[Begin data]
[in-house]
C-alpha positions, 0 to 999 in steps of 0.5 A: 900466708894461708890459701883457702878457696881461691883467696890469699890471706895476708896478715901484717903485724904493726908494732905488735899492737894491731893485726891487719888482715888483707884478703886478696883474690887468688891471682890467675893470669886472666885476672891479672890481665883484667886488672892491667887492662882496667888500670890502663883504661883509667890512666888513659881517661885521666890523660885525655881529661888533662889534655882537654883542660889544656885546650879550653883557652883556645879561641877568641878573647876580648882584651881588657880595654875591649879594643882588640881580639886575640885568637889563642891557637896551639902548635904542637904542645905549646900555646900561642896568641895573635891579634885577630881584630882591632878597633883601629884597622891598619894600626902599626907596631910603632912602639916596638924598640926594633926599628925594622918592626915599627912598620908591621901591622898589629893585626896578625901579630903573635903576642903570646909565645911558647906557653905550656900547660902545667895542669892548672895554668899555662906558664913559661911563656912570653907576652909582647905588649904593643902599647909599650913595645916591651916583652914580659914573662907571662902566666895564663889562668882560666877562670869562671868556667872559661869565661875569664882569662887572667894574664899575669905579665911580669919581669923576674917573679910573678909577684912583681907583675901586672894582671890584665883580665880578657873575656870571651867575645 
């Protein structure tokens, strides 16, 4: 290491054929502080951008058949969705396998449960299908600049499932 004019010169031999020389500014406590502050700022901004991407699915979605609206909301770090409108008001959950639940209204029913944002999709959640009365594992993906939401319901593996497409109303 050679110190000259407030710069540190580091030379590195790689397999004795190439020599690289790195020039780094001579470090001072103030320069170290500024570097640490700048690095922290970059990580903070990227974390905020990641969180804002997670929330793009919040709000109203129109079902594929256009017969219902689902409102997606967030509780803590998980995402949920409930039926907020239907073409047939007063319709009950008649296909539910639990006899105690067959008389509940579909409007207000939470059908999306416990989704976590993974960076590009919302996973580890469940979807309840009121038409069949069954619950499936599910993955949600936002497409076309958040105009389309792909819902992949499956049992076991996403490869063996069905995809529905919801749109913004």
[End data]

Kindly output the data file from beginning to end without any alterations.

[in-house]
C-alpha positions, 0 to 999 in steps of 0.5 A: 900466708894461708890459701883457702878457696881461691883467696890469699890471706895476708896478715901484717903485724904493726908494732905488735899492737894491731893485726891487719888482715888483707884478703886478696883474690887468688891471682890467675893470669886472666885476672891479672890481665883484667886488672892491667887492662882496667888500670890502663883504661883509667890512666888513659881517661885521666890523660885525655881529661888533662889534655882537654883542660889544656885546650879550653883557652883556645879561641877568641878573647876580648882584651881588657880595654875591649879594643882588640881580639886575640885568637889563642891557637896551639902548635904542637904542645905549646900555646900561642896568641895573635891579634885577630881584630882591632878597633883601629884597622891598619894600626902599626907596631910603632912602639916596638924598640926594633926599628925594622918592626915599627912598620908591621901591622898589629893585626896578625901579630903573635903576642903570646909565645911558647906557653905550656900547660902545667895542669892548672895554668899555662906558664913559661911563656912570653907576652909582647905588649904593643902599647909599650913595645916591651916583652914580659914573662907571662902566666895564663889562668882560666877562670869562671868556667872559661869565661875569664882569662887572667894574664899575669905579665911580669919581669923576674917573679910573678909577684912583681907583675901586672894582671890584665883580665880578657873575656870571651867575645 
């Protein structure tokens, strides 16, 4: 290491054929502080951008058949969705396998449960299908600049499932 004019010169031999020389500014406590502050700022901004991407699915979605609206909301770090409108008001959950639940209204029913944002999709959640009365594992993906939401319901593996497409109303 050679110190000259407030710069540190580091030379590195790689397999004795190439020599690289790195020039780094001579470090001072103030320069170290500024570097640490700048690095922290970059990580903070990227974390905020990641969180804002997670929330793009919040709000109203129109079902594929256009017969219902689902409102997606967030509780803590998980995402949920409930039926907020239907073409047939007063319709009950008649296909539910639990006899105690067959008389509940579909409007207000939470059908999306416990989704976590993974960076590009919302996973580890469940979807309840009121038409069949069954619950499936599910993955949600936002497409076309958040105009389309792909819902992949499956049992076991996403490869063996069905995809529905919801749109913004």